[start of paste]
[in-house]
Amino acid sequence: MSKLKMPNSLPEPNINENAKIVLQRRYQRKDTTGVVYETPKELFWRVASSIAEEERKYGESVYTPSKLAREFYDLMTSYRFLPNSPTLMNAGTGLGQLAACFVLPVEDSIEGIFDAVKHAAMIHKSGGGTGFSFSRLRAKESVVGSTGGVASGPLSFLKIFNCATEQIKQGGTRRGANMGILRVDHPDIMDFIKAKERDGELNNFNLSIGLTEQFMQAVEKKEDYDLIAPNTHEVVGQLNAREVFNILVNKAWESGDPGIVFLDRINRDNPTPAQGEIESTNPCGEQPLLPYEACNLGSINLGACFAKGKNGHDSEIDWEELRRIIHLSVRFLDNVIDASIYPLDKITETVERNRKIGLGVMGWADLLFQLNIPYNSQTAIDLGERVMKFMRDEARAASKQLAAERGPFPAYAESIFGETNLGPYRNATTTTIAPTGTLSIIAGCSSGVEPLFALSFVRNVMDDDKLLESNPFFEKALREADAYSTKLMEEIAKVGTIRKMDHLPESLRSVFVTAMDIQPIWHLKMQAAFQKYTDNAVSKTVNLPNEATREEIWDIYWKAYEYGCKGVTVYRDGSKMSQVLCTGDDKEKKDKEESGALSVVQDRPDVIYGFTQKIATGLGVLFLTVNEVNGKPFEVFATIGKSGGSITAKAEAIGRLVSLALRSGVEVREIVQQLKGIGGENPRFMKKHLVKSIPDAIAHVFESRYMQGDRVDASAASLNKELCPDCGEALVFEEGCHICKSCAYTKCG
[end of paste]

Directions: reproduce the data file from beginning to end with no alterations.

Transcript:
[in-house]
Amino acid sequence: MSKLKMPNSLPEPNINENAKIVLQRRYQRKDTTGVVYETPKELFWRVASSIAEEERKYGESVYTPSKLAREFYDLMTSYRFLPNSPTLMNAGTGLGQLAACFVLPVEDSIEGIFDAVKHAAMIHKSGGGTGFSFSRLRAKESVVGSTGGVASGPLSFLKIFNCATEQIKQGGTRRGANMGILRVDHPDIMDFIKAKERDGELNNFNLSIGLTEQFMQAVEKKEDYDLIAPNTHEVVGQLNAREVFNILVNKAWESGDPGIVFLDRINRDNPTPAQGEIESTNPCGEQPLLPYEACNLGSINLGACFAKGKNGHDSEIDWEELRRIIHLSVRFLDNVIDASIYPLDKITETVERNRKIGLGVMGWADLLFQLNIPYNSQTAIDLGERVMKFMRDEARAASKQLAAERGPFPAYAESIFGETNLGPYRNATTTTIAPTGTLSIIAGCSSGVEPLFALSFVRNVMDDDKLLESNPFFEKALREADAYSTKLMEEIAKVGTIRKMDHLPESLRSVFVTAMDIQPIWHLKMQAAFQKYTDNAVSKTVNLPNEATREEIWDIYWKAYEYGCKGVTVYRDGSKMSQVLCTGDDKEKKDKEESGALSVVQDRPDVIYGFTQKIATGLGVLFLTVNEVNGKPFEVFATIGKSGGSITAKAEAIGRLVSLALRSGVEVREIVQQLKGIGGENPRFMKKHLVKSIPDAIAHVFESRYMQGDRVDASAASLNKELCPDCGEALVFEEGCHICKSCAYTKCG